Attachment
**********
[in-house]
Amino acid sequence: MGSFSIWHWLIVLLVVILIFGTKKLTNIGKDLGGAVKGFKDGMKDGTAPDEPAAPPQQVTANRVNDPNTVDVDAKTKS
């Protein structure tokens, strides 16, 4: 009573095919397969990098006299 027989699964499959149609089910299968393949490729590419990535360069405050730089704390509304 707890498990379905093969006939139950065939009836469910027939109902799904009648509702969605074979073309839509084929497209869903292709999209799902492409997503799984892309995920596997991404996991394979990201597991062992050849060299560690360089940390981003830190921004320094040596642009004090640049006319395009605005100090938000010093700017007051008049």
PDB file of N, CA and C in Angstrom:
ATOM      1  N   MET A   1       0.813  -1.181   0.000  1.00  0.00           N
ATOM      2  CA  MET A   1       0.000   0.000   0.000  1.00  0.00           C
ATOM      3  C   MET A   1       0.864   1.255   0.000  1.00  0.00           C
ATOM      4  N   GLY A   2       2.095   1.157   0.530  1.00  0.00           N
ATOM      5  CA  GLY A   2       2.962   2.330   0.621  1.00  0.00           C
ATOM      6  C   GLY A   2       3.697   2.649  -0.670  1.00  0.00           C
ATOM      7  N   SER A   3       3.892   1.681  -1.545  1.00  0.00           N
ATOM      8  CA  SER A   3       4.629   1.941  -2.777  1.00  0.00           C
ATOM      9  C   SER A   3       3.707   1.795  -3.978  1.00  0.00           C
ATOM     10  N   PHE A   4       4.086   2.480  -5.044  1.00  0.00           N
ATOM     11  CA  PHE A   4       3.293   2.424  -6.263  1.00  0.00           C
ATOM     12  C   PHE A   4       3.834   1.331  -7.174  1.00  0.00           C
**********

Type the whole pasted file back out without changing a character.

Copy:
[in-house]
Amino acid sequence: MGSFSIWHWLIVLLVVILIFGTKKLTNIGKDLGGAVKGFKDGMKDGTAPDEPAAPPQQVTANRVNDPNTVDVDAKTKS
């Protein structure tokens, strides 16, 4: 009573095919397969990098006299 027989699964499959149609089910299968393949490729590419990535360069405050730089704390509304 707890498990379905093969006939139950065939009836469910027939109902799904009648509702969605074979073309839509084929497209869903292709999209799902492409997503799984892309995920596997991404996991394979990201597991062992050849060299560690360089940390981003830190921004320094040596642009004090640049006319395009605005100090938000010093700017007051008049």
PDB file of N, CA and C in Angstrom:
ATOM      1  N   MET A   1       0.813  -1.181   0.000  1.00  0.00           N
ATOM      2  CA  MET A   1       0.000   0.000   0.000  1.00  0.00           C
ATOM      3  C   MET A   1       0.864   1.255   0.000  1.00  0.00           C
ATOM      4  N   GLY A   2       2.095   1.157   0.530  1.00  0.00           N
ATOM      5  CA  GLY A   2       2.962   2.330   0.621  1.00  0.00           C
ATOM      6  C   GLY A   2       3.697   2.649  -0.670  1.00  0.00           C
ATOM      7  N   SER A   3       3.892   1.681  -1.545  1.00  0.00           N
ATOM      8  CA  SER A   3       4.629   1.941  -2.777  1.00  0.00           C
ATOM      9  C   SER A   3       3.707   1.795  -3.978  1.00  0.00           C
ATOM     10  N   PHE A   4       4.086   2.480  -5.044  1.00  0.00           N
ATOM     11  CA  PHE A   4       3.293   2.424  -6.263  1.00  0.00           C
ATOM     12  C   PHE A   4       3.834   1.331  -7.174  1.00  0.00           C